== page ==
I didn’t even recognize that I was sinking deeper into a depression that only allowed me to nurse, change diapers, bathe, read bedtime books and do well-baby check ups. I neglected myself, did not style my hair, only hopped up to shower right before their father was scheduled to come home, then cooked. Except through very brief and reserved phone conversations, I removed myself from socializing with my friends and family. No one seemed to notice.

My one saving grace was my granny. Funny I didn’t realize it at the time, but she knew. She’d call me everyday to check in. Her sage wisdom let me know she’d been there before…with seven children I’m sure she had.

Not to mention, around this time it seemed as if more women’s magazines began dealing with depression in Black women. I recognized my symptoms and the fighter in me jumped back into the ring. I began writing feverishly; poetry and short stories, life mapping, and planning out my career steps. Soon I was teaching, subbing at first and then a full-fledged classroom instructor. My first students, the 6th grad class at Oakdale Christian Academy and the kitchen staff gave me life, “fattening me up” for my wedding gown, praying with/for me…just watching and counseling.

Magically music also helped me recover: Brandy, Faith Evans, Jill Scott, Lauryn Hill, Billie Holiday, Anita Baker, Nina Simone, Angie Stone… No exaggeration that their music saved my life.

Later on, maybe a year or so ago, my father said something to me that prompted me to embrace the fact that, outside of post-partum, other factors make me susceptible to other forms of depression. He told me to take note and reflect on the behaviors of other family members, both paternal and maternal. Sure enough, I see “crazy” people. Now, ease up and don’t take offense I only use the term “crazy” because that is the one word our community seems to use to categorize anyone who displays ANY mental illness, no matter how big or small the issue. We lump all of our loved ones in the crazy pile, or come up with zany conclusions like, ” you know somebody slipped her/him a Mickey,” or “you know how those (fill in the zodiac sign) get.” What about the famous, “everybody’s got one in the family.”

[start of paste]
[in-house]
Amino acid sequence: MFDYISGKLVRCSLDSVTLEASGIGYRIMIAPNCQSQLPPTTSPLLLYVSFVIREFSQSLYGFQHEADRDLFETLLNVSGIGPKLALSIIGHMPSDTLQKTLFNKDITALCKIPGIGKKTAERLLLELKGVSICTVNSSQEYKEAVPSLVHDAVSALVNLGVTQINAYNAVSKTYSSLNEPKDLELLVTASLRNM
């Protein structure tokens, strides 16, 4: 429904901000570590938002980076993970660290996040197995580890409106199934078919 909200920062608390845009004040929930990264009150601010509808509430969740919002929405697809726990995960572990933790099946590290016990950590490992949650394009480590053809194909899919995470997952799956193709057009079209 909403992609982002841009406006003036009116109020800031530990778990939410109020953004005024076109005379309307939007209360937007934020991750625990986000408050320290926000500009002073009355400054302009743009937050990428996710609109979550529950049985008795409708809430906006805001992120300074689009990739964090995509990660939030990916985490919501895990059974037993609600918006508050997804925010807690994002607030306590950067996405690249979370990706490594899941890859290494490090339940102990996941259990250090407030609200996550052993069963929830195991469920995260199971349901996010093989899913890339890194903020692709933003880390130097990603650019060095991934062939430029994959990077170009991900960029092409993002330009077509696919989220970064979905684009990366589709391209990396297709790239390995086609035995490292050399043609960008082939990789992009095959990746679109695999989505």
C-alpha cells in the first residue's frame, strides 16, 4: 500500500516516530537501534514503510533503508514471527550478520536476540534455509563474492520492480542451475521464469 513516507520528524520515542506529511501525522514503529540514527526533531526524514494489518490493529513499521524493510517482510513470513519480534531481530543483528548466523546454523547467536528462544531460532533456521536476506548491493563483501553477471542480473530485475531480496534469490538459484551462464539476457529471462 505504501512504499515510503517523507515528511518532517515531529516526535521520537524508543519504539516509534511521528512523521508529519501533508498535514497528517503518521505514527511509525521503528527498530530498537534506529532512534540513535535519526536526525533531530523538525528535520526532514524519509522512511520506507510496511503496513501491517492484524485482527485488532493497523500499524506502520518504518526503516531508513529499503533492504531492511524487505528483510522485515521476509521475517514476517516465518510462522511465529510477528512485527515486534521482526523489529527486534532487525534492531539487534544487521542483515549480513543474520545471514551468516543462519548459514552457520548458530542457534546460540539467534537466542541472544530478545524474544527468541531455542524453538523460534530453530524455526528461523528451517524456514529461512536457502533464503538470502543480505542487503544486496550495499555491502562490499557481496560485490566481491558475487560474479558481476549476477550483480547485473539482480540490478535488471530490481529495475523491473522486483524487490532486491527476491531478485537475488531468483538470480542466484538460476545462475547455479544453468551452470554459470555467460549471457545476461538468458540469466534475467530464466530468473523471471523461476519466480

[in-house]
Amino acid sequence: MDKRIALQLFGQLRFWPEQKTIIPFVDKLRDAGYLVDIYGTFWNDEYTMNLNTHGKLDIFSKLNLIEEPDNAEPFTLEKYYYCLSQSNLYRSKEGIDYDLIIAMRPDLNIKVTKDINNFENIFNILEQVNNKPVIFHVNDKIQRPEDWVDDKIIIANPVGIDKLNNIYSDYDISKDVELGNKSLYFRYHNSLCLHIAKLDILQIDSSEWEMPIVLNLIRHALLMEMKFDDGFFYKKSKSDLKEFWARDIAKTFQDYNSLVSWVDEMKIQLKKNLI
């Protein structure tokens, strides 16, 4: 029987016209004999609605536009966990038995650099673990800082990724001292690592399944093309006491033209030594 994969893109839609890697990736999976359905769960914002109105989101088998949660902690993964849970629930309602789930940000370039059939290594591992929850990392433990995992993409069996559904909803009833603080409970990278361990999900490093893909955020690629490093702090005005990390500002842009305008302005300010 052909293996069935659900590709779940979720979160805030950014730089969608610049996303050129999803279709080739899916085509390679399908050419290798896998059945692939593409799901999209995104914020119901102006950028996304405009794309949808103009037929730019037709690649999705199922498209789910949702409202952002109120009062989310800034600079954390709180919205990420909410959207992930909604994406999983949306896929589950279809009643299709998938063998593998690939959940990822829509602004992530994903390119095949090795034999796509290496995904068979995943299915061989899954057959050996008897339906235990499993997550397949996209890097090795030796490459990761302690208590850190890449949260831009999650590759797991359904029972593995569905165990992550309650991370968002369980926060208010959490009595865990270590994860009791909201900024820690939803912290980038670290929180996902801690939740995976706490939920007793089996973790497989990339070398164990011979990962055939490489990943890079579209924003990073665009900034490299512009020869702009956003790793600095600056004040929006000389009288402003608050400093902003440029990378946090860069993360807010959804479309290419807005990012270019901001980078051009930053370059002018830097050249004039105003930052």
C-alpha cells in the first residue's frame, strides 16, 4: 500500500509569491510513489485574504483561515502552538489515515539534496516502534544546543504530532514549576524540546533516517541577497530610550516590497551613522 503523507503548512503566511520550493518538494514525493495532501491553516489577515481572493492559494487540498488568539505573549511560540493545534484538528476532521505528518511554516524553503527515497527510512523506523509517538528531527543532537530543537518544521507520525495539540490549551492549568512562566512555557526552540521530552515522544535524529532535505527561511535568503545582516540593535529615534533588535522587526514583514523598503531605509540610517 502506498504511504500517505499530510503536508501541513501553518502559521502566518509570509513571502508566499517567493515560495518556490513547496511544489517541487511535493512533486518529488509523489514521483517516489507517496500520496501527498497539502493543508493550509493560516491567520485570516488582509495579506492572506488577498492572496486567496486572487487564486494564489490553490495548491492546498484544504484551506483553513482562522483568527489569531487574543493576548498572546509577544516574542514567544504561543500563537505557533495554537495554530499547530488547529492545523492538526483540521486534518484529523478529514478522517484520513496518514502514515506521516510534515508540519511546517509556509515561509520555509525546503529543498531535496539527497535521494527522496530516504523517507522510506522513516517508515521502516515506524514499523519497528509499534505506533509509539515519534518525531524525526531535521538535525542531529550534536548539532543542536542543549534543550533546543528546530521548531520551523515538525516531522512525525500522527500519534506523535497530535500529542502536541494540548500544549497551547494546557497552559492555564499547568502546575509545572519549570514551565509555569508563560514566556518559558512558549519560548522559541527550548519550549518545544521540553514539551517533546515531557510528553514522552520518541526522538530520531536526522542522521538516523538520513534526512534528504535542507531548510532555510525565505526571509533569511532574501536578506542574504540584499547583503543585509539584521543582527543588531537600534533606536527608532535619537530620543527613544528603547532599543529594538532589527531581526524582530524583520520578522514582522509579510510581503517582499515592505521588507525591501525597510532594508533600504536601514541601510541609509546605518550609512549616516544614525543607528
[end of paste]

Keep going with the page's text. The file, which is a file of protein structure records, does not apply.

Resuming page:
The point of the matter is that living in this society, especially for girls like me who face an exhausting, often debilitating amount of tragedy and hopelessness, depression is a very real occurrence. So many, like me, go undiagnosed and self-treat. The danger in that is our self-treatment or self-medicating leads to alcohol and drug use or other destructive behavior including violence and the extreme, suicide.

So here I stand proudly sharing my story in support of The SIWE project, proclaiming No Shame.

You can also check out all the #NoShame Day posts, vlogs, podcasts, etc. here

Follow this brilliant movement on Twitter

Like the Siwe Project on Facebook

Let’s also remember our literary genius, BeBe Moore Campbell, who authored 72 Hour Hold after learning her daughter, Maia Campbell battles a vicious form of mental illness.

Do you know anyone who has dealt with depression or other forms of mental illness?